Responsibility

I’m a moderate in most things, but I frequently get called “liberal” because I don’t accept much of the Neoconservative silliness.
I got involved in a discussion in my Facebook group, The Intelligent Round Table, and the general commentary favored the rights of citizens and Americans and how the government was intrusive and spied on all us innocent people. So I wrote this in answer:
Turn the situation around and look at it from the other side.
Say you’re charged with the task of protecting your people and your government. You accept that responsibility.
Now what? Are you going to decide that you can’t possibly spy on people inside the country? Knowing that there are enemies who are going to universities, working at jobs, taking classes, suborning others? Not fiction; it’s happened and continues to happen.
Or are you going to exempt citizens, while realizing that naturalization or even native birth won’t prevent them from actively working against your country by raising funds for terrorists and attempting to encourage others to attempt terrorist attacks?
Do you believe, if you’re in that situation, that you could excuse failure by taking the high moral road?
Recall something I posted earlier, about military officers: a commander is responsible for everything his command does or fails to do.
Excuses aren’t acceptable. The costs of failure are high, even extreme. Remember Poland in 1939. France. Belgium, Holland, Norway, Finland. Or Nanking, or for that matter all of China under Japanese control, and other places like the Philippines.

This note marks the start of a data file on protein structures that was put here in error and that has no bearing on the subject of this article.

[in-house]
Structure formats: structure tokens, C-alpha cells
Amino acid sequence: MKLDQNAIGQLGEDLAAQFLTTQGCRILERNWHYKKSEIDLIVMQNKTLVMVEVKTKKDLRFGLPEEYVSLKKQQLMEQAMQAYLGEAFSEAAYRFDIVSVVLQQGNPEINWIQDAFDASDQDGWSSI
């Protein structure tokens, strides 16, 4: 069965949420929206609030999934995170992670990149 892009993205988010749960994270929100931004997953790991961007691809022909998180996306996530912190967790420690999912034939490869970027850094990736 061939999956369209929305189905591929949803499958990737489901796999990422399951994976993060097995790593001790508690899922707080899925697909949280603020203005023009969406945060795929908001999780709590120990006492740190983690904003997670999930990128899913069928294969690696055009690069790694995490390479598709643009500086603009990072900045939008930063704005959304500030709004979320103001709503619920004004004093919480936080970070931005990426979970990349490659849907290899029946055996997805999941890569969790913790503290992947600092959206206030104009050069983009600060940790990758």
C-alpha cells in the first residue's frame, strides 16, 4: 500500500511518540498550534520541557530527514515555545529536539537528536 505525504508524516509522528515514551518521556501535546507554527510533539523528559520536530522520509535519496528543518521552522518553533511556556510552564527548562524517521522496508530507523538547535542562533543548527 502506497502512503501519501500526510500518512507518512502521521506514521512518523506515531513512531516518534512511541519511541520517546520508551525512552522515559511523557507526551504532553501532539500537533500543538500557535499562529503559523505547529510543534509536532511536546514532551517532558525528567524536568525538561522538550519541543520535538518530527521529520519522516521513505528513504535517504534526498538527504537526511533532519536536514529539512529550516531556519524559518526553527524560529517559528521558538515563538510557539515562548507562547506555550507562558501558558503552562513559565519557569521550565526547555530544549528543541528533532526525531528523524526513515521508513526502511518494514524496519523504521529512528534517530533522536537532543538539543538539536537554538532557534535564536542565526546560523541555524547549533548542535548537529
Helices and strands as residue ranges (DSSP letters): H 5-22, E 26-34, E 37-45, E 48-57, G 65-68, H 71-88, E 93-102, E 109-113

Or more recently, Kuwait. Without foreign intervention, Kuwait would now be a conquered province of Iraq. And even when the Iraqis were driven out, they hauled everything they could steal with them until finally being forced to abandon their loot.
I can’t prescribe a solution for this dilemma. I can only say that it’s much more complicated than simplistic suggestions are prepared to accept.
Older, educated, trained, and presumably competent people get to make most of the decisions. But the final decision often comes down to a young person with little education or training or judgment. And at that level, things aren’t straightforward at all. Act, or don’t act? Follow orders, or deviate while accepting responsibility (think Wikileaks). Even then, those responsible people exercise poor judgment, as evidenced by the documents that were leaked. And some of those younger people command aircraft and have literal life or death at hand.
It’s not a perfect world. Indeed, it’s quite messy, because we are discussing humans and human behavior.
If this makes you think, then I’m happy. I don’t care which side of the question you eventually favor, so long as you think about it and then accept responsibility for your conclusions.

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